A few days ago I had the pleasure to read an article in the new york times on the concept of cultural patrimony. as you probably know already, the trade in antiquities is a controversial topic and while the coins we collect may be at the bottom rung of this geopolitical totem pole they're still an integral part of the subject.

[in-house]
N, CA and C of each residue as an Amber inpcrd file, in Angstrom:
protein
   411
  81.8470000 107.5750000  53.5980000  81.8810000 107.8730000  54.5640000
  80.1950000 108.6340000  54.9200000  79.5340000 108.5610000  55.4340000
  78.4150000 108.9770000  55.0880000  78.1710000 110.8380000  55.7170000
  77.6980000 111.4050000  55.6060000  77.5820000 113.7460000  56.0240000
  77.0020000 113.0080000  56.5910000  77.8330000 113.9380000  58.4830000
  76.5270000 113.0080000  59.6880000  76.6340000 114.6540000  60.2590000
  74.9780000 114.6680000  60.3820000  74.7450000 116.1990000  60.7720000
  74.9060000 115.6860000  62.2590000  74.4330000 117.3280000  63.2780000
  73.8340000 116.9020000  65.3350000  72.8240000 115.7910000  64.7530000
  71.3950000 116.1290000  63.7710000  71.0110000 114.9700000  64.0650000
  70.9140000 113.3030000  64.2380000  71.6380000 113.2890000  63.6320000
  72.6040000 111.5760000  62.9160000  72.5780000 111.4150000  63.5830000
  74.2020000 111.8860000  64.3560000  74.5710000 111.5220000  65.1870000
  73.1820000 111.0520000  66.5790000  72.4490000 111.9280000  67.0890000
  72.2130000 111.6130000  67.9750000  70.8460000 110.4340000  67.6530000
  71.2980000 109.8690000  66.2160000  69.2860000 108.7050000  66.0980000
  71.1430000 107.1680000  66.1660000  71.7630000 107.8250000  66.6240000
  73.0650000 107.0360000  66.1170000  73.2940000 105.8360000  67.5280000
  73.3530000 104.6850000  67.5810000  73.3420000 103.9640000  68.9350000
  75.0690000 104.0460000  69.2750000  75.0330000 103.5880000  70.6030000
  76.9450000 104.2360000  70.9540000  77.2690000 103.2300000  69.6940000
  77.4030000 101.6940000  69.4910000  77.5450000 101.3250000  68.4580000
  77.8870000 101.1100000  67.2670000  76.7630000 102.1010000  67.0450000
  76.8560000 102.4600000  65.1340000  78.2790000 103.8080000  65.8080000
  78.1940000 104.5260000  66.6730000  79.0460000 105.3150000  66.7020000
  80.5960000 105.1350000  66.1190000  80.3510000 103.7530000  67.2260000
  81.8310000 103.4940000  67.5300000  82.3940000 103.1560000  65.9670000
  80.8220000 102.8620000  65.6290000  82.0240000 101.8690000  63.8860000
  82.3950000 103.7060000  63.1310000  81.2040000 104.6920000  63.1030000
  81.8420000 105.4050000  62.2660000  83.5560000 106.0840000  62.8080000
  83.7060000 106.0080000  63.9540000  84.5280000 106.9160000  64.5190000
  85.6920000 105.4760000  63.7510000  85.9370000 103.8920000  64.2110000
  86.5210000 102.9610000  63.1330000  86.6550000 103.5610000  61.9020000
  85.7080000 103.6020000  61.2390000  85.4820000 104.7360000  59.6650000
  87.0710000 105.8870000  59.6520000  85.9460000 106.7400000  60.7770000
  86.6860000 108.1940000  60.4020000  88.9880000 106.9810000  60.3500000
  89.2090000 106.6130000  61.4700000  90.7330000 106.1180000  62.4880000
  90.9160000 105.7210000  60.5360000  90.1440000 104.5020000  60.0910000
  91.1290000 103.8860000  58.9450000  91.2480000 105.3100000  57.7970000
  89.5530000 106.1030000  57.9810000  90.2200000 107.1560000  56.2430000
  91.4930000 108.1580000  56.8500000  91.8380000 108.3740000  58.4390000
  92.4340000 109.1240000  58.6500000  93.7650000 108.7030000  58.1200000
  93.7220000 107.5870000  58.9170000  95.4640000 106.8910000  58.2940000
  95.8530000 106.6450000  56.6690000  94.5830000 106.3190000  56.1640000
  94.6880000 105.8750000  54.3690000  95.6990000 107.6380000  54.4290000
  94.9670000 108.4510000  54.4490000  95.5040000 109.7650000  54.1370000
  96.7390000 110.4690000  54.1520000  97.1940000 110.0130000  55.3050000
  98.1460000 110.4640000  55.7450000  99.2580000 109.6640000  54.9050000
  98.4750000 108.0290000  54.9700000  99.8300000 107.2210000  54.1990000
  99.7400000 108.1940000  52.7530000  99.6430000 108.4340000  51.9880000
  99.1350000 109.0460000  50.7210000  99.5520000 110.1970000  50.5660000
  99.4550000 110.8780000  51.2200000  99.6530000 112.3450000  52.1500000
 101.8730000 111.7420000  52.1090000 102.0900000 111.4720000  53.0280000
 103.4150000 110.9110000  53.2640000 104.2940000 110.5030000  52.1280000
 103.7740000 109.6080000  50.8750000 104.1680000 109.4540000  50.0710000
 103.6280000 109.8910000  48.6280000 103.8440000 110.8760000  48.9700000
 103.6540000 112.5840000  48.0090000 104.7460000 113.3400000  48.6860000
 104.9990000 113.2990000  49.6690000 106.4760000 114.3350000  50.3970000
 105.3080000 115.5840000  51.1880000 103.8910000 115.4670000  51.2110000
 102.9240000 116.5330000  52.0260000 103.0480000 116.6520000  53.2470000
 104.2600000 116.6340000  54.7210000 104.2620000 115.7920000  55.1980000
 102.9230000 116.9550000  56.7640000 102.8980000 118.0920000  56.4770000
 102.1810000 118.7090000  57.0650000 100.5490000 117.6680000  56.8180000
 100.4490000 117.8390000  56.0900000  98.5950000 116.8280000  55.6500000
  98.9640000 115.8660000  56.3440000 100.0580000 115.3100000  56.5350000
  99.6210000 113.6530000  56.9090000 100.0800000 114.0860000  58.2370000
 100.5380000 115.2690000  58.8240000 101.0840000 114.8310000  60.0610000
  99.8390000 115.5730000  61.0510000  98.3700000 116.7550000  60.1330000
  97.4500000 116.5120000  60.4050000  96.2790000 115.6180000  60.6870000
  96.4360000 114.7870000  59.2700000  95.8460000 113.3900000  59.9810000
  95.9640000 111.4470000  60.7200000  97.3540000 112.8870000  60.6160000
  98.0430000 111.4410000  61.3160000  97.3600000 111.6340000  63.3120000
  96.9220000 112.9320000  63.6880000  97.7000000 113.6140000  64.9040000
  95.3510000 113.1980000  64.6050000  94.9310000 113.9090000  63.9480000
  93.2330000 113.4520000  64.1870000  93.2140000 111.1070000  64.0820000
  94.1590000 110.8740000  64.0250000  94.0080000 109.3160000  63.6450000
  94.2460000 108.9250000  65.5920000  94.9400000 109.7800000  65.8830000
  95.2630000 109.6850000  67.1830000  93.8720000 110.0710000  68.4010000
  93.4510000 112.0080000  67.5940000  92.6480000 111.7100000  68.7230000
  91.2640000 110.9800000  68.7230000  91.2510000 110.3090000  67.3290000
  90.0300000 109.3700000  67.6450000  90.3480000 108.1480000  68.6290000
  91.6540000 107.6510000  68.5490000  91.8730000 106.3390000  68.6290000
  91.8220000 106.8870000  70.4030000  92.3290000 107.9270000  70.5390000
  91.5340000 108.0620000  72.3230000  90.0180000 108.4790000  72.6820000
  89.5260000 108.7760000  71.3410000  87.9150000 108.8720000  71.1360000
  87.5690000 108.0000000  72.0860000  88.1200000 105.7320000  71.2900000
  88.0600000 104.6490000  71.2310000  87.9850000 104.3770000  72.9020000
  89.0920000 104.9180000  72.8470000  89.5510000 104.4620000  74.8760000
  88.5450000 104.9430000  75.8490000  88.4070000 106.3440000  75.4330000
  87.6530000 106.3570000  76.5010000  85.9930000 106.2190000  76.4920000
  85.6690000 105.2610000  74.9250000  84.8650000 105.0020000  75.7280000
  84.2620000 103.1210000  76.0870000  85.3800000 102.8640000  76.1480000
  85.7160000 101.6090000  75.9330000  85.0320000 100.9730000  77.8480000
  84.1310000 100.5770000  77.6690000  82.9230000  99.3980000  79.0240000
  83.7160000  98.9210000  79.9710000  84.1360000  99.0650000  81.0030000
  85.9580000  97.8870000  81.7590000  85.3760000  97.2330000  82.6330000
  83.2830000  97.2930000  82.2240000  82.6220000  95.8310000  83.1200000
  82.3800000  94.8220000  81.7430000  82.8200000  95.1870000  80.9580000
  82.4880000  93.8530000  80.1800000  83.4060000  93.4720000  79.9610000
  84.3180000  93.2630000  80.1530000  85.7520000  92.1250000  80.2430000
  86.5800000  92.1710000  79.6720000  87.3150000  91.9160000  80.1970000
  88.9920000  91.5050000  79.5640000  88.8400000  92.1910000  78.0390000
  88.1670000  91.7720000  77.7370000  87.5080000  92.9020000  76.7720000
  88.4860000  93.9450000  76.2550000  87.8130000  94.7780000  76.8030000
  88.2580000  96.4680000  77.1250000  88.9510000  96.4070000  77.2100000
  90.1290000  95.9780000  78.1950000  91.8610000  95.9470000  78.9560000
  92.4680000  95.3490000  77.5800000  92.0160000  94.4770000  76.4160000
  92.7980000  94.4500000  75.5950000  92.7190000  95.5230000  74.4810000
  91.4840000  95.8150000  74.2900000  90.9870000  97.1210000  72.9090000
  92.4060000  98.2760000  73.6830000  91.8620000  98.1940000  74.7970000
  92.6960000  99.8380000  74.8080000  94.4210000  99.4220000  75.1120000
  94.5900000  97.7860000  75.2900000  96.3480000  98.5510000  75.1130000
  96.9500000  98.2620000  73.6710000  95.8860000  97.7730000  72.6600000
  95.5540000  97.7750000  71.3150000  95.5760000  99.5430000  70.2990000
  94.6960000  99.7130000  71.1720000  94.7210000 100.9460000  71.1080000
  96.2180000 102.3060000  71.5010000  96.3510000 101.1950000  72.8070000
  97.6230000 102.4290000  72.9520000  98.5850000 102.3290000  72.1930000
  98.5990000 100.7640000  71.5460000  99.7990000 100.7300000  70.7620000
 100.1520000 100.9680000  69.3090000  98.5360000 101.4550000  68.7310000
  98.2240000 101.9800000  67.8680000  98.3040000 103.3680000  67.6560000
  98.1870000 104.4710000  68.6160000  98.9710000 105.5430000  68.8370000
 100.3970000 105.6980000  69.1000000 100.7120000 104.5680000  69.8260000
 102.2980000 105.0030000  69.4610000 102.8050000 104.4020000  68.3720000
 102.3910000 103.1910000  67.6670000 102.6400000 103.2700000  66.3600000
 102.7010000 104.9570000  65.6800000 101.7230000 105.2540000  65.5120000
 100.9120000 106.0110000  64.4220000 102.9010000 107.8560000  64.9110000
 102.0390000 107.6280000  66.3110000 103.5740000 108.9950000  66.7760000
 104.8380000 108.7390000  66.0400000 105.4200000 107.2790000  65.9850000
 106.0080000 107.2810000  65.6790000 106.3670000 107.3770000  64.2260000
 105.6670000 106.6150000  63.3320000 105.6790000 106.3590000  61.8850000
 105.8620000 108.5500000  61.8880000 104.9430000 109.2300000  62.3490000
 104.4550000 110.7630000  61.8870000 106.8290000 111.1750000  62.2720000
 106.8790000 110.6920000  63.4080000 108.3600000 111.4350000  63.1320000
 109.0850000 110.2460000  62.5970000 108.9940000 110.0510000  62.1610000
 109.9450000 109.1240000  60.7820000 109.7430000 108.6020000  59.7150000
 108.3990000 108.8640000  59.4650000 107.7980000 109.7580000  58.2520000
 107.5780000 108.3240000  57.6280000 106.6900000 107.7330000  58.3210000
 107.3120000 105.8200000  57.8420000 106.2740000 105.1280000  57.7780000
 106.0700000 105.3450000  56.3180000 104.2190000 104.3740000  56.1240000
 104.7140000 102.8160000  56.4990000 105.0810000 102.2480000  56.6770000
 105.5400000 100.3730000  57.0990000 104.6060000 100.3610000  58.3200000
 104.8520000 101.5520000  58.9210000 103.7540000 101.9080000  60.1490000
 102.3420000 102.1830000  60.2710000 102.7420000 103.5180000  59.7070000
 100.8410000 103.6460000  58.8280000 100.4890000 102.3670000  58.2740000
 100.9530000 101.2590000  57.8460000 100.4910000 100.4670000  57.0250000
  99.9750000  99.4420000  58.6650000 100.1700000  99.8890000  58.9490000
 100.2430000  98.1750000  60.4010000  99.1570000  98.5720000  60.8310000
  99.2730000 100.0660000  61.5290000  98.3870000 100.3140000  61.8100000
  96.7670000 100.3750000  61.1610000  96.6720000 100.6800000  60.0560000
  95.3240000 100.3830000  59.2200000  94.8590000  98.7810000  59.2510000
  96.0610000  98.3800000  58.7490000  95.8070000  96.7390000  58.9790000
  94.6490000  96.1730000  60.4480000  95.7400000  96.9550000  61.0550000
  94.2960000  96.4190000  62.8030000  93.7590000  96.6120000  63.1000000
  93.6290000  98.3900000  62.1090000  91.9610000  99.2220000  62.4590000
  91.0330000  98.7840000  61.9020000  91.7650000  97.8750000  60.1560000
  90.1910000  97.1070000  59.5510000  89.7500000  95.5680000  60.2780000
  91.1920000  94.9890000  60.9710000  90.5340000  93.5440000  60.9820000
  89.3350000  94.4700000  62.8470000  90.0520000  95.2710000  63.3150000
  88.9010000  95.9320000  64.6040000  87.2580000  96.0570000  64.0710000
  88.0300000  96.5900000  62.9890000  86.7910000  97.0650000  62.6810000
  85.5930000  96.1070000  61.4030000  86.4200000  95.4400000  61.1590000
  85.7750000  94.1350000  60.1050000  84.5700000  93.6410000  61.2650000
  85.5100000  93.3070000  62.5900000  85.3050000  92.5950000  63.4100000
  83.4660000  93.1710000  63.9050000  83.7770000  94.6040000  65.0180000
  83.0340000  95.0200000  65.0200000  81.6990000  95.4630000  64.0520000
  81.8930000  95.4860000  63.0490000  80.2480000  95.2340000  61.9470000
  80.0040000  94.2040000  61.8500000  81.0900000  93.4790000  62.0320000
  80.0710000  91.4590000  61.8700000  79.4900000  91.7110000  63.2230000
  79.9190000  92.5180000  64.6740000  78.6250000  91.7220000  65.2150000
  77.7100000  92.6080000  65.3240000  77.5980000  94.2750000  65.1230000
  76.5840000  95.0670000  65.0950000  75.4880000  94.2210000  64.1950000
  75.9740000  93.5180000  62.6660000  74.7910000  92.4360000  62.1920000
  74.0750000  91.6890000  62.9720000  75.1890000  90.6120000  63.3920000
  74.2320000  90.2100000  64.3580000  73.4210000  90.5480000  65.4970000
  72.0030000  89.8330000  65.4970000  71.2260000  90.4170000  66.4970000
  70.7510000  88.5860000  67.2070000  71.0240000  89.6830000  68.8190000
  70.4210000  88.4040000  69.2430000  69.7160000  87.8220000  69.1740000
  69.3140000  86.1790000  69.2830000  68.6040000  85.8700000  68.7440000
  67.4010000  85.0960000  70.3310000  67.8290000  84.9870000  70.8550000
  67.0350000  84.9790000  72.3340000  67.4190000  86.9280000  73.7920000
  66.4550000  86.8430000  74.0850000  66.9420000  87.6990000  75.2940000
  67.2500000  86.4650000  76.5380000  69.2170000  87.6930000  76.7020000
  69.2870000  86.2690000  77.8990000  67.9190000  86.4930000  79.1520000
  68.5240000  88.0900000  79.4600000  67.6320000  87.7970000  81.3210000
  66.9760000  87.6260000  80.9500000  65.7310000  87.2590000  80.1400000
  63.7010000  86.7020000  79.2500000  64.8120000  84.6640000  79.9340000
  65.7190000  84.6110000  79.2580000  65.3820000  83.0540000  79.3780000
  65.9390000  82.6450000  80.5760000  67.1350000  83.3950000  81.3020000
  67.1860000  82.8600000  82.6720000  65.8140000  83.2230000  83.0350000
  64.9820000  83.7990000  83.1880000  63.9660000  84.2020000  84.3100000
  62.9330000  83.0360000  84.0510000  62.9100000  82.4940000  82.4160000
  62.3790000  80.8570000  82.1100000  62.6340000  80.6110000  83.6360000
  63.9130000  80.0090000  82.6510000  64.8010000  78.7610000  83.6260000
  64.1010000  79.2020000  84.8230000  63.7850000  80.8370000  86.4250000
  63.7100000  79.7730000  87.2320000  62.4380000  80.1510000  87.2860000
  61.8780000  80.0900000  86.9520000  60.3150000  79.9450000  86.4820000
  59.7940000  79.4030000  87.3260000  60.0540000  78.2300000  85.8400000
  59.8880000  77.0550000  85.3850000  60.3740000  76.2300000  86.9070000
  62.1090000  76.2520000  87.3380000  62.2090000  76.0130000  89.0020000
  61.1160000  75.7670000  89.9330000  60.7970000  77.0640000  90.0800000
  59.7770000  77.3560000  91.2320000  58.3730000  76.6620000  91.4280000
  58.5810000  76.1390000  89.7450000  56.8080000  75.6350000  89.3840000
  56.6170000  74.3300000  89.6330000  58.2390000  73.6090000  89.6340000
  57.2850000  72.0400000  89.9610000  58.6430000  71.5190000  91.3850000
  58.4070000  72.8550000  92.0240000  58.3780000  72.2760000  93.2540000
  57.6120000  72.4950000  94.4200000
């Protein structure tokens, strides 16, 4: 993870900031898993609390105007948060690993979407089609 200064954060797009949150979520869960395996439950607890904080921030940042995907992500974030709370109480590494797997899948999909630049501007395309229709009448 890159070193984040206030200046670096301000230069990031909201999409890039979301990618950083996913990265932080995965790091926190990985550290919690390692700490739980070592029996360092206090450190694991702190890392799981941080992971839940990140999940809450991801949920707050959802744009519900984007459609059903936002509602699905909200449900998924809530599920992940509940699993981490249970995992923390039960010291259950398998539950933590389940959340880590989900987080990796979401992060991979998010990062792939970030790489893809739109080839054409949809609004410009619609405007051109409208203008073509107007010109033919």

a number of european nations would love to not simply outlaw the trade in ancient coins but, if given half a chance, go a step further and recover the ones already in private collections (and presumably some in public collections too). italy is currently seeking to renew restrictions on the import of antiquities into the U.S. which, on the surface, appears agreeable enough were it not for the fact that they're trying to piggyback an addendum to include ancient coins as a new restricted class. the archaeological institute of america (see http://www.archaeological.org/webinfo.php?page=10573 ) is helping to channel italy's request in the matter. on the other side of the spectrum, another u.s.-based group by the initials ACCG (http://www.accg.us/) has been spearheading efforts to derail AIA's momentum. the outcome of the standoff is yet unclear but however it turns out is sure to be of interest to all of us who collect.
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